Terry Heaton's Pomo (for post-modern) Blog is one of about 225 RSS subscriptions that I read (or, more accurately, scan) weekly, but it's one of about four that I can think of that I read first -- out of alphabetical order -- because it's just essential reading IMHO. So I was excited to learn he'd accepted the invitation of the organizers of this conference to speak. As a matter of fact, two of the others I read first are here speaking also -- Diane Mermigas (who doesn't blog to my knowledge, but I have a Google RSS subscription for her name) and Rafat Ali of paidContent.org). All three have provided plenty of fodder for my own weblog.
He got classified in a news-related track (he is a consultant to television news organizations after all) that unfortunately pitted his talk -- The Remarkable Opportunities of Unbundled Media -- against two others with similar appeal so the audience was smaller than it should have been. Pity, because it was imporant to hear, particularly for CEO/COO types. The link is for an essay of the same name posted at this talk. If you didn't attend today, you really should read the essay, which I linked to here back in November. He has others on the topic also that you can find on his weblog (see first ¶) on the left side of the page.
Terry's advice to broadcasters who find themselves entangled in a "mainstream media meltdown" is to unbundle their programming. He quoted former FCC chairman Michael Powell as saying, "Application separation is the most important paradigm sihft in the history of communications, and it will change things forever." By "application separation," he meant the ability to separate an application from the infrastructure required to deliver that application. In the case of media, that's what he defines as unbundling.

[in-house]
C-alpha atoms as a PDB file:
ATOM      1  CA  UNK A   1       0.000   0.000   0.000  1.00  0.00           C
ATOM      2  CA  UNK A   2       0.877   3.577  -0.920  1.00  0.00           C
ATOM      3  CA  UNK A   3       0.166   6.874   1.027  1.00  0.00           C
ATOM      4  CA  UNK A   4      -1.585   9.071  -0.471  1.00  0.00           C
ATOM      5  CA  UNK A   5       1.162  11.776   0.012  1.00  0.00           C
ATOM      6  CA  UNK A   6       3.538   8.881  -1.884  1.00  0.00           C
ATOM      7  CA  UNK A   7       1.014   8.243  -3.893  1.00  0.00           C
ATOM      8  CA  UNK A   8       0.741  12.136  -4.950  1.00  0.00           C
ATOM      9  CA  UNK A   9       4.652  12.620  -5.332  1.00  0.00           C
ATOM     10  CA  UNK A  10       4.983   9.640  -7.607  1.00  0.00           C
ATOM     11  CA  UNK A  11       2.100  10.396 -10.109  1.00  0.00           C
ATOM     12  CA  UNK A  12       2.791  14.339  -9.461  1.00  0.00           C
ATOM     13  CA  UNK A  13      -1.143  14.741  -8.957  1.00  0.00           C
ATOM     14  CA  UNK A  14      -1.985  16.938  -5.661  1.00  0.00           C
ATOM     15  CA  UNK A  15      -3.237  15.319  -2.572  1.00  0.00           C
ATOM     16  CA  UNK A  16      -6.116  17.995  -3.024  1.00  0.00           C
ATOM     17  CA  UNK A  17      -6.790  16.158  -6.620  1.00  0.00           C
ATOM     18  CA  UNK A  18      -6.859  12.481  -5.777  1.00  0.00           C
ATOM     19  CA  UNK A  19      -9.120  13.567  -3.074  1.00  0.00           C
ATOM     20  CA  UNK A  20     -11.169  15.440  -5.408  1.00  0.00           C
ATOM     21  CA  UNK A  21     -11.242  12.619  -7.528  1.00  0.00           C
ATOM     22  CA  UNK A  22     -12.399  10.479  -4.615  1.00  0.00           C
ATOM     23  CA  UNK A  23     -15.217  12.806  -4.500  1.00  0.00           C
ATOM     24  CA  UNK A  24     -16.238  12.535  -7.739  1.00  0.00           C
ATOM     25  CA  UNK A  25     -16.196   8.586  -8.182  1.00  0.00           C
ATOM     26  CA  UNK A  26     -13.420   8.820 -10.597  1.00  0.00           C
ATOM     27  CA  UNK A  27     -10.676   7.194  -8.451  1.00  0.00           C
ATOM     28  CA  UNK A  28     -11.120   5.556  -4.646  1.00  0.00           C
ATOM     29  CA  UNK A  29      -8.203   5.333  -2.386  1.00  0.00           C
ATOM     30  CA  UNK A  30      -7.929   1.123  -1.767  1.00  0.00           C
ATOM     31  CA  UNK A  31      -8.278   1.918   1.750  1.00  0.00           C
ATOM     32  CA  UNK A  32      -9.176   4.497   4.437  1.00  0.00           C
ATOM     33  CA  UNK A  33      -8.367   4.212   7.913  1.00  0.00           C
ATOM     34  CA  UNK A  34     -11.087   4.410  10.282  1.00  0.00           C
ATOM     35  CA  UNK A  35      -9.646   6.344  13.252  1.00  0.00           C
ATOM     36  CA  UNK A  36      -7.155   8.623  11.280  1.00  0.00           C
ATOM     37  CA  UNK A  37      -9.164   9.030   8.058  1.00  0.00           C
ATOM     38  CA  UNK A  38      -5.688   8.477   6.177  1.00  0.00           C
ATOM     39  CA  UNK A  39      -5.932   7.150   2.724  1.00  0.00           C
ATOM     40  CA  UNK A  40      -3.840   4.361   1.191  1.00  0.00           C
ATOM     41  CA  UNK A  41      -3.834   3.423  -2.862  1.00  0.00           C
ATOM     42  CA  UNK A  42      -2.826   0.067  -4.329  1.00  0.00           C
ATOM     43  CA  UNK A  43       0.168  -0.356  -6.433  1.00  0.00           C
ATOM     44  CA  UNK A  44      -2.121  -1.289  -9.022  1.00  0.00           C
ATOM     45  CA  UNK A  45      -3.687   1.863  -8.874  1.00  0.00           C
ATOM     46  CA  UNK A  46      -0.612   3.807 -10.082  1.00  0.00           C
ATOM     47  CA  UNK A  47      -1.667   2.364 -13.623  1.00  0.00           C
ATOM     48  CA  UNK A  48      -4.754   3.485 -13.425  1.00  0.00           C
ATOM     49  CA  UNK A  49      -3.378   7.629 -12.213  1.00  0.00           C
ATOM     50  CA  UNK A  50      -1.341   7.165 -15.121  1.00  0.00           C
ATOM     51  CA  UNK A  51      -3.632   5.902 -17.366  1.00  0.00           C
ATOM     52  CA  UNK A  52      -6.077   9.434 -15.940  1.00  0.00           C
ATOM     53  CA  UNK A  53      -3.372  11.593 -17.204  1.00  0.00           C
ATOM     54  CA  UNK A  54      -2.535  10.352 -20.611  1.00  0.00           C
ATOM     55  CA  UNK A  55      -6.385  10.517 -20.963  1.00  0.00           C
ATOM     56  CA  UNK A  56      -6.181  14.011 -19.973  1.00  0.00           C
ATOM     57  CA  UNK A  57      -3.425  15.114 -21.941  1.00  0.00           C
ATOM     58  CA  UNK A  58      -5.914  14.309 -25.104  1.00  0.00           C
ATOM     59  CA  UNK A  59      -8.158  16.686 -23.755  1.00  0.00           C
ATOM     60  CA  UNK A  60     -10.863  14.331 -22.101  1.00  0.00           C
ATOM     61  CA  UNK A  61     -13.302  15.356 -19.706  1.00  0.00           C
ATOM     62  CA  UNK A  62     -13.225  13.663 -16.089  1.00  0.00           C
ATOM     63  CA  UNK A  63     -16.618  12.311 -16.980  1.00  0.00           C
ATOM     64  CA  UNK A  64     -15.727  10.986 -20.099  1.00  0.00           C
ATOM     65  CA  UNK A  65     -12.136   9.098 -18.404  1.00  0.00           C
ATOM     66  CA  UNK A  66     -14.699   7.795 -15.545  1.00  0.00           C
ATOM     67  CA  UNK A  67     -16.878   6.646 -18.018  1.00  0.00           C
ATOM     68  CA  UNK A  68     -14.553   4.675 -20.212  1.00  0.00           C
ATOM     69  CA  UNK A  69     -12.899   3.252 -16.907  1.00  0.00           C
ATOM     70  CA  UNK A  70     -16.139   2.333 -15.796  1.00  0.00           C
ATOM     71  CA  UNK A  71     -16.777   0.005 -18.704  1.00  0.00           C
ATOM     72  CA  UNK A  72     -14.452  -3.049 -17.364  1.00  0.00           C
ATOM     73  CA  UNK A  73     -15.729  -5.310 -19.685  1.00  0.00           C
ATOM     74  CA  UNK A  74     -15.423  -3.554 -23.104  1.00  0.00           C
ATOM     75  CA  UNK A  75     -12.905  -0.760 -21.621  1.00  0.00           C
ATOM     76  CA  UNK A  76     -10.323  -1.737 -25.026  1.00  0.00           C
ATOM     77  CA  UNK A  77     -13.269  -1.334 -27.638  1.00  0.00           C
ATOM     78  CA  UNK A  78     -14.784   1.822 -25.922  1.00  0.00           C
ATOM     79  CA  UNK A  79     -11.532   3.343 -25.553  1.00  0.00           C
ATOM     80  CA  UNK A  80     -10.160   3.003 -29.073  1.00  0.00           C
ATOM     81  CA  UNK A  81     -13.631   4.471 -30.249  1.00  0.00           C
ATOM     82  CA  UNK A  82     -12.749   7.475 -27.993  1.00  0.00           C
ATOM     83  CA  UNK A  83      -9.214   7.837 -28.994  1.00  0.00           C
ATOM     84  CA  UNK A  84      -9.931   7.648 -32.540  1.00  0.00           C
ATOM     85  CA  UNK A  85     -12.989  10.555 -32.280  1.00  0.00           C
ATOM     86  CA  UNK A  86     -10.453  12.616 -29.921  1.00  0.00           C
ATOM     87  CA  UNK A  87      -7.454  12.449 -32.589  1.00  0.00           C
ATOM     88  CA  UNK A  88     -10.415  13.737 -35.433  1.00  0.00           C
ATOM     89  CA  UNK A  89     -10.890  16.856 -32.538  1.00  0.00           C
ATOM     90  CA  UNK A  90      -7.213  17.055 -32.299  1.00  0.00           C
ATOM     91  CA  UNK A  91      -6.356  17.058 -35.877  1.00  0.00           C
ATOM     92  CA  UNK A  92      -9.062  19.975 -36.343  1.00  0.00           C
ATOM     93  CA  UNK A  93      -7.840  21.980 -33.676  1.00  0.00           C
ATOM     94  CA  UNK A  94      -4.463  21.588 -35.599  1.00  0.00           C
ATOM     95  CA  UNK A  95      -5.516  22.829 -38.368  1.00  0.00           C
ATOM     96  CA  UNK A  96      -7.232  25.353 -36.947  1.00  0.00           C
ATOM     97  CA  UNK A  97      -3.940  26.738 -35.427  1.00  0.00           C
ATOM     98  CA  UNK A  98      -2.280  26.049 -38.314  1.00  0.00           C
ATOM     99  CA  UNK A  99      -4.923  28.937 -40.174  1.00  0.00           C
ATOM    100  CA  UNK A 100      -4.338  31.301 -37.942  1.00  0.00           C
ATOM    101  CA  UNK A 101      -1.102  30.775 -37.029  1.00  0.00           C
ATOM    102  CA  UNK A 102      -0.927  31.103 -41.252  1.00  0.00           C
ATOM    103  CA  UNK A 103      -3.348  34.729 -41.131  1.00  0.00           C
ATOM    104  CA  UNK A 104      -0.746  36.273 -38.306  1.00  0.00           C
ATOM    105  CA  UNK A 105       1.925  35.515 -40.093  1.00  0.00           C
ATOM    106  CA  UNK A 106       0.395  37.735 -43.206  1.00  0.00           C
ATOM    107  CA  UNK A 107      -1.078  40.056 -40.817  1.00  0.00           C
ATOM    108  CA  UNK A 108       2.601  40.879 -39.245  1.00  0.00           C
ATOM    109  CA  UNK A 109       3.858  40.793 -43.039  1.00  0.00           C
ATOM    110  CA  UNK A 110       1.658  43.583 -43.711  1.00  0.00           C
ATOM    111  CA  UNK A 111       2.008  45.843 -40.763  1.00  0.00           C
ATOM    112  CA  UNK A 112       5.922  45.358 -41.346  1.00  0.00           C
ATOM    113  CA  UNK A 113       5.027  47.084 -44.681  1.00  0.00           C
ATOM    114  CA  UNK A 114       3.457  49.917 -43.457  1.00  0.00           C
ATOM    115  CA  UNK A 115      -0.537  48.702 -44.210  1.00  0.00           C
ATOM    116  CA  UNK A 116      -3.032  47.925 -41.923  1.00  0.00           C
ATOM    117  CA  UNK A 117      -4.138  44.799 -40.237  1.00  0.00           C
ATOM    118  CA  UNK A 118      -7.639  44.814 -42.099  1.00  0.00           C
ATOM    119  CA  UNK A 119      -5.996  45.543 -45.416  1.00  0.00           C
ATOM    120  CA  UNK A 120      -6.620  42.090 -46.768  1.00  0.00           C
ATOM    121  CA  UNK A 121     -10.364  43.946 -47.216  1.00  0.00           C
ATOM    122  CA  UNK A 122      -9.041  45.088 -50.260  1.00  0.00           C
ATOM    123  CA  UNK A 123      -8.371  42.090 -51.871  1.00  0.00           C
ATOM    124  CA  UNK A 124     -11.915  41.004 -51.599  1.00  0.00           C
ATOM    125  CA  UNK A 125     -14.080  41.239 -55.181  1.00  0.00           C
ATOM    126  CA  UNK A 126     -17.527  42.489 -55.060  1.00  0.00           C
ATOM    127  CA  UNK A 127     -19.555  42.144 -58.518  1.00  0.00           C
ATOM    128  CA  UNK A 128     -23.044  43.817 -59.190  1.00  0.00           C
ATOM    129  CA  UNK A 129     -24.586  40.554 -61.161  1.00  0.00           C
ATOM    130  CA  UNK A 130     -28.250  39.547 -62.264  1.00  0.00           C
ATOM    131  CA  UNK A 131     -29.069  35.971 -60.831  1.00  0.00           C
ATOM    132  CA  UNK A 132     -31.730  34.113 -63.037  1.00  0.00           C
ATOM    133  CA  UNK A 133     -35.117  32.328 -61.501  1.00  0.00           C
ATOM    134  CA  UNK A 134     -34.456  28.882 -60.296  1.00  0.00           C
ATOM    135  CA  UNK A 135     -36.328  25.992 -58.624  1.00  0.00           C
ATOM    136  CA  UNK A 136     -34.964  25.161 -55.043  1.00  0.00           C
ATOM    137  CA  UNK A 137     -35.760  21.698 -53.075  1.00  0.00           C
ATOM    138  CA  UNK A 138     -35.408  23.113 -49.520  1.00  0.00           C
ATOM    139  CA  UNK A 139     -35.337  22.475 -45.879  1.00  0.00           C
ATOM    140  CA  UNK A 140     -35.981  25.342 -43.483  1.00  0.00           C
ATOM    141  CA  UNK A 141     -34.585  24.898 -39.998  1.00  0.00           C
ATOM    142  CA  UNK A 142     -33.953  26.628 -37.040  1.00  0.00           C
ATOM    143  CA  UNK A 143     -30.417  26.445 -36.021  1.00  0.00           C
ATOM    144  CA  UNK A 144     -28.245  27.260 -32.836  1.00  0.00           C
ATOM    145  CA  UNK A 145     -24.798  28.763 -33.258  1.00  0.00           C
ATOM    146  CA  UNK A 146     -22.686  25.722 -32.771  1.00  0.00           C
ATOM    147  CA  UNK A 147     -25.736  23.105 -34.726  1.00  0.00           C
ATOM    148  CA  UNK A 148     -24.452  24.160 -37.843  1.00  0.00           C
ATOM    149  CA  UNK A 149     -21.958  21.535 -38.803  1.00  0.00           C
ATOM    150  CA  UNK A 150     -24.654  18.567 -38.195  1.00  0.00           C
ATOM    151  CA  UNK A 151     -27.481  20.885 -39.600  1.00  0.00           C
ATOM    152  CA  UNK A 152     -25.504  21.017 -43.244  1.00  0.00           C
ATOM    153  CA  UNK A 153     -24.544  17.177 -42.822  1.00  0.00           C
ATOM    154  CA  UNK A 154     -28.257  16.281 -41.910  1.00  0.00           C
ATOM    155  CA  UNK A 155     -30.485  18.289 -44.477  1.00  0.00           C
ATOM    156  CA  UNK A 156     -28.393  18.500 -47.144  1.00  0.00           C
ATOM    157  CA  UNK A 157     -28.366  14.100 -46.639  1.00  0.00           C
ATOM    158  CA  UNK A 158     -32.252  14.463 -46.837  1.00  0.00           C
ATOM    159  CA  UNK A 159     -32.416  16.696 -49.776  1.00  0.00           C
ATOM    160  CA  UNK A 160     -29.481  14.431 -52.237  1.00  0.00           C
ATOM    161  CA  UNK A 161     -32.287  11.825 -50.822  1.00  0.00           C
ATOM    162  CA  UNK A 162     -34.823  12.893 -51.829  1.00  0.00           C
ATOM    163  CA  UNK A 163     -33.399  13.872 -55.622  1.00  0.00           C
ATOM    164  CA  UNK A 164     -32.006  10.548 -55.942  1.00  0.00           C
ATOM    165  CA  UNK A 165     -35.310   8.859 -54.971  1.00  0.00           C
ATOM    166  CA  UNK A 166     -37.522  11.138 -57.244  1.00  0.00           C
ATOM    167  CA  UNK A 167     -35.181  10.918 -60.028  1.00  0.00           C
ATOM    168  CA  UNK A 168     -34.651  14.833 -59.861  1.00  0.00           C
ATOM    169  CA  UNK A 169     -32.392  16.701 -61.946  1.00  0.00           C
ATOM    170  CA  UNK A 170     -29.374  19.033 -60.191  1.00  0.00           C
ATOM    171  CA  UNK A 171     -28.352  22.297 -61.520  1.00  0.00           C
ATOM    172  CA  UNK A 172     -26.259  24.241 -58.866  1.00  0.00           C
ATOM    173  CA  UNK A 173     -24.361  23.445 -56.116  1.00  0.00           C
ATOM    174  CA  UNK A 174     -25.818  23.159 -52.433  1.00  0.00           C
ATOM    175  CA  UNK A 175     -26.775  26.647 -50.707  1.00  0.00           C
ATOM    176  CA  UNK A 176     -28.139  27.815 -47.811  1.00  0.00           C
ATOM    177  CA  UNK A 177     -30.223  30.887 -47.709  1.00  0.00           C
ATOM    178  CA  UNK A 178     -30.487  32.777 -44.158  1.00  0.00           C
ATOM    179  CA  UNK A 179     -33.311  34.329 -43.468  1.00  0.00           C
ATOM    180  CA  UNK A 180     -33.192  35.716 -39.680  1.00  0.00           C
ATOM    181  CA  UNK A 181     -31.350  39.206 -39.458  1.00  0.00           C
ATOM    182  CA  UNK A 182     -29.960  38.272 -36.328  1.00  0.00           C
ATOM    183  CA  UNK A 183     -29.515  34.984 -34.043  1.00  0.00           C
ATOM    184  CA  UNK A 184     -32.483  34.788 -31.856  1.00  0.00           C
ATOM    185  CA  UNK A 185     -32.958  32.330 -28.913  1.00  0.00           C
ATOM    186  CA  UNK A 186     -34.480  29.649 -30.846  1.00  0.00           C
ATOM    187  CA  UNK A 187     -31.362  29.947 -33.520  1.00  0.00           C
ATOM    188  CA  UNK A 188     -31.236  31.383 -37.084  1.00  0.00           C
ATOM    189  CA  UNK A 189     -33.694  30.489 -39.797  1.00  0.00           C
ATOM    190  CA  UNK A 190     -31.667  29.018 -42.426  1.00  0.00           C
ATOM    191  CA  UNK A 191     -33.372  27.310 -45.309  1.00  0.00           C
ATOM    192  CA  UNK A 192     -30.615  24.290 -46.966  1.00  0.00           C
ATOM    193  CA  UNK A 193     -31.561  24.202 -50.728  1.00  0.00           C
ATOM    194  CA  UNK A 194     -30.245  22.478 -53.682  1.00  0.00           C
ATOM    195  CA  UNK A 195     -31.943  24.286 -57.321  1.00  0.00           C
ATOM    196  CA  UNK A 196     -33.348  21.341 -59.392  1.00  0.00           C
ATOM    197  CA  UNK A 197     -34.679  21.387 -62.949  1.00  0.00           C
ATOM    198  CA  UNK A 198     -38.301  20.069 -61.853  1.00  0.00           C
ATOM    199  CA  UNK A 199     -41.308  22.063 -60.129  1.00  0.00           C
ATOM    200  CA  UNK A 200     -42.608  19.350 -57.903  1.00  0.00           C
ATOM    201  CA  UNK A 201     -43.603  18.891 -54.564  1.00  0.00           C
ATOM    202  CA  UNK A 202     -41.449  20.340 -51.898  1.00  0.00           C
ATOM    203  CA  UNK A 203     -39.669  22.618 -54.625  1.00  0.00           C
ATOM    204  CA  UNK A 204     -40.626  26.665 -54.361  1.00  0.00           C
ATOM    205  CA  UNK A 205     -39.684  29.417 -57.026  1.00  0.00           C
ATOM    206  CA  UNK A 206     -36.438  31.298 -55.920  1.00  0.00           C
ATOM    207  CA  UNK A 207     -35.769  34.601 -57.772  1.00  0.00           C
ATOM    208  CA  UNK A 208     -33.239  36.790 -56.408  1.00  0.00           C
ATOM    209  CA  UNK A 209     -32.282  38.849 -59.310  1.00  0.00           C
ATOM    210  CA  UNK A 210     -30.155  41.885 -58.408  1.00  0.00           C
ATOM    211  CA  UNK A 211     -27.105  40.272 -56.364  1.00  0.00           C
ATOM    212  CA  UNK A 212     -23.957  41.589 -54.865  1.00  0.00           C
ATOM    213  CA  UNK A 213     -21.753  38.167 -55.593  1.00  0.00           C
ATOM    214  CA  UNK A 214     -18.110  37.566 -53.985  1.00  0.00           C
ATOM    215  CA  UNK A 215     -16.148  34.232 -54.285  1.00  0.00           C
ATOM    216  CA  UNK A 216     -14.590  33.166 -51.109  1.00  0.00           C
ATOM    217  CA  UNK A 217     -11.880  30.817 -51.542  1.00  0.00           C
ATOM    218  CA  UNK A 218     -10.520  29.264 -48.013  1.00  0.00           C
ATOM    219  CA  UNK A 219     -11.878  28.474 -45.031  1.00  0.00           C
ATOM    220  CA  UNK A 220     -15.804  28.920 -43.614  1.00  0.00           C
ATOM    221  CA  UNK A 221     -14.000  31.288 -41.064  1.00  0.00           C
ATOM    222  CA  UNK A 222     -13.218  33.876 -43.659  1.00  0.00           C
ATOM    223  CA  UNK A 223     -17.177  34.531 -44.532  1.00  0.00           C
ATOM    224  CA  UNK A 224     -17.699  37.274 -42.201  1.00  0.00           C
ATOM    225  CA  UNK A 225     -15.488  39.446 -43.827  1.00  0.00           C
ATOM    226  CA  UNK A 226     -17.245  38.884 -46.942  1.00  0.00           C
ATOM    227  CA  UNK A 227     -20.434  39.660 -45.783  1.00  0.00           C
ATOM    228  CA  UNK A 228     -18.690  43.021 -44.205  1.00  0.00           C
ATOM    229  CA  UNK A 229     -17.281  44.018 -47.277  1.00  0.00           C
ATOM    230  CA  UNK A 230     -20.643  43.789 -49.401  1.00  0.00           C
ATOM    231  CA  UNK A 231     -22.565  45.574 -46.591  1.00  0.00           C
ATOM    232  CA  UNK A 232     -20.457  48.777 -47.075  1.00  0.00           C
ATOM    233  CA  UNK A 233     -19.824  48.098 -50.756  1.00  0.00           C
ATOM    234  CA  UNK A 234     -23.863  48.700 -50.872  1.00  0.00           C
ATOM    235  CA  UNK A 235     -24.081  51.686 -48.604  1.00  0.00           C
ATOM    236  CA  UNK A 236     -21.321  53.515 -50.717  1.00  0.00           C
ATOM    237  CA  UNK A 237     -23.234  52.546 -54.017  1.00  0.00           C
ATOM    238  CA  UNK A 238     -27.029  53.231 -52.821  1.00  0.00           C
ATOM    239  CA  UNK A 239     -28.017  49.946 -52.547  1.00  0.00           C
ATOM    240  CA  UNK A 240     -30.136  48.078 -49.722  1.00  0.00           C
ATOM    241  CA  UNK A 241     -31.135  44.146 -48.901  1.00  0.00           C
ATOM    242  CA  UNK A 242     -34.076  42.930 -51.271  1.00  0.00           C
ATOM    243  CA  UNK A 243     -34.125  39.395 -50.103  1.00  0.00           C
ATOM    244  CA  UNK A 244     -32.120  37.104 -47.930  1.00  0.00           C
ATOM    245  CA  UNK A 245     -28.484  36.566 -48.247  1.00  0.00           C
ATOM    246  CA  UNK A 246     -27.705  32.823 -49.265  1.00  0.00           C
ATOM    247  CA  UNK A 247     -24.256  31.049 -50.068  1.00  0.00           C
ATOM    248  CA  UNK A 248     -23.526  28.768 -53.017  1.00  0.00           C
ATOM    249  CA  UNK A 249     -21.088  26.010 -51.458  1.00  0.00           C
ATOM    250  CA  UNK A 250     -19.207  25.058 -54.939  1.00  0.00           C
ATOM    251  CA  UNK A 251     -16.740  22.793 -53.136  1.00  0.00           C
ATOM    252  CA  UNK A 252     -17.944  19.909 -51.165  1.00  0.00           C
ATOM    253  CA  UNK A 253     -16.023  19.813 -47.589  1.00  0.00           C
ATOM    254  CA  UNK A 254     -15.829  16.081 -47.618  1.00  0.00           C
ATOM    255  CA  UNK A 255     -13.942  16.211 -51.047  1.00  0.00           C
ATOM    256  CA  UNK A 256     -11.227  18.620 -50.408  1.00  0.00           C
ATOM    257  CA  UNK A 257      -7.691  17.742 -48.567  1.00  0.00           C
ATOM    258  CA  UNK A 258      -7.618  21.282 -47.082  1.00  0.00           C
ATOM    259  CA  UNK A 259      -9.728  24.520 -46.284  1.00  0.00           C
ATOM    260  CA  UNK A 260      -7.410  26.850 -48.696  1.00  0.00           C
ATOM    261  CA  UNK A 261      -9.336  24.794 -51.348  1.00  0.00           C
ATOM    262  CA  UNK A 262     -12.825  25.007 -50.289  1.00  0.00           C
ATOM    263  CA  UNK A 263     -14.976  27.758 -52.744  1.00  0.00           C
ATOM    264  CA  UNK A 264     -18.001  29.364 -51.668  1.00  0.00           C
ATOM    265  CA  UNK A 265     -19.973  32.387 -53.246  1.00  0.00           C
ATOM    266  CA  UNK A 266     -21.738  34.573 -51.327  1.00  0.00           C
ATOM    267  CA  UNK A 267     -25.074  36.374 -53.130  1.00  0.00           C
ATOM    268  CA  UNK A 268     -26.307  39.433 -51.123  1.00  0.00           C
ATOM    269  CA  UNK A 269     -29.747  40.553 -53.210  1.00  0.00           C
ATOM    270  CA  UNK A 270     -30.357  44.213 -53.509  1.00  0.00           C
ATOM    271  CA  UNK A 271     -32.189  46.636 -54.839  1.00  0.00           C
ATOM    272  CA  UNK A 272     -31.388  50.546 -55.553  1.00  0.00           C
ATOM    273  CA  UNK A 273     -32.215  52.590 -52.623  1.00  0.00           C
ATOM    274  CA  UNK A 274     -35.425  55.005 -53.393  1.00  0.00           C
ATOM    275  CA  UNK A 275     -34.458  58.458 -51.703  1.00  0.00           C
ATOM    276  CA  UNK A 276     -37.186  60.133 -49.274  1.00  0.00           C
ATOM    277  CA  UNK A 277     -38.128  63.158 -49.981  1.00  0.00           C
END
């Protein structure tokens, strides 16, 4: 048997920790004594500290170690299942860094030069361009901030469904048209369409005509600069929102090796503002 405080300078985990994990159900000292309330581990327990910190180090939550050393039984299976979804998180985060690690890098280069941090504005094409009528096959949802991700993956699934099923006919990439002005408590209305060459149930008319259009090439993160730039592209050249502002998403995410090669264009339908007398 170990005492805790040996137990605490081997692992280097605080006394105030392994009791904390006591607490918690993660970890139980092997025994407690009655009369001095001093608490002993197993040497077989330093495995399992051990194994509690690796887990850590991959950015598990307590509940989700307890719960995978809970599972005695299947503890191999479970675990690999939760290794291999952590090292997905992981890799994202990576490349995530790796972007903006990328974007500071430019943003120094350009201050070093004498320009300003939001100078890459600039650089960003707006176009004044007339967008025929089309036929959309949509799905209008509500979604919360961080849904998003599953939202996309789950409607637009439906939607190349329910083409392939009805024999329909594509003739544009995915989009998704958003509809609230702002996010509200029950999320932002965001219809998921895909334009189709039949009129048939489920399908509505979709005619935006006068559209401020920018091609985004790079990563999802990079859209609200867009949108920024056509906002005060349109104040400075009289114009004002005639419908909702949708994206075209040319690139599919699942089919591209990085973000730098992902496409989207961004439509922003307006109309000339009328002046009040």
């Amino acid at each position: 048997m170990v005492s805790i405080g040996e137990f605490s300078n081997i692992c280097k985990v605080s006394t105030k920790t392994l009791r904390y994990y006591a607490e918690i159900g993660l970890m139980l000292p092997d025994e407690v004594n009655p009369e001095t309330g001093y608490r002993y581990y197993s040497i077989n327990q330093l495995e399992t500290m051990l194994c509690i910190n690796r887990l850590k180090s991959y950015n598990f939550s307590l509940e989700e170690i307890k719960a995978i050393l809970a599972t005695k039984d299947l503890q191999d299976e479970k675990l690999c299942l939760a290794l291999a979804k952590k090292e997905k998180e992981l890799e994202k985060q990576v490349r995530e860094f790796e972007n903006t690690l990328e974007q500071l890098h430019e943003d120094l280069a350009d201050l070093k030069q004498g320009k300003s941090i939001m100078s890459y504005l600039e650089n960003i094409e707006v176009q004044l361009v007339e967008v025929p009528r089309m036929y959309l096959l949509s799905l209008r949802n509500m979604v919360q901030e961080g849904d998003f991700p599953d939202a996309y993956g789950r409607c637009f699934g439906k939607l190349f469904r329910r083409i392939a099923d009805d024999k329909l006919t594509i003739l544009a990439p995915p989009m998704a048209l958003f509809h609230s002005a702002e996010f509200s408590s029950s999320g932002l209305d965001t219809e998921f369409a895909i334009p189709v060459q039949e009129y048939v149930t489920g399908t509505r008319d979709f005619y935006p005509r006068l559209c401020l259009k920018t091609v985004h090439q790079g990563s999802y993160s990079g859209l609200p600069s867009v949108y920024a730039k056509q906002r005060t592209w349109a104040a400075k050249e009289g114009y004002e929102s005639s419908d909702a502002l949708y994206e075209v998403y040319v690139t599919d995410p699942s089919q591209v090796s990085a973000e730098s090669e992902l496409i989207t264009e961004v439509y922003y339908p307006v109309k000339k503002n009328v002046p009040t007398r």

I won't repeat the things you can read in his well-written essays, but I will quote the following, all from one slide:
- In the beginning was the tower. We sat. We watched. We bought.
- Then came the web. We browsed. We bought. (Think web portals.)
- One day, the great god Google appeared. We searched. We found. We bought. (Coming in through the home page became the old model. Coming in sideways became the new method of arrival for most users.)
- Then came the great demon, RSS. We subscribed. It came to us. We bought.
- And now a new entity emerges, combining the great god and the demon -- search feeds. We describe. It comes to us. We buy.
- The tower, it seems, is upside down.
Lots more, but that's it for tonight. Subscribe to his blog and, in particular, read the thoughtful essays. --Dennis Haarsager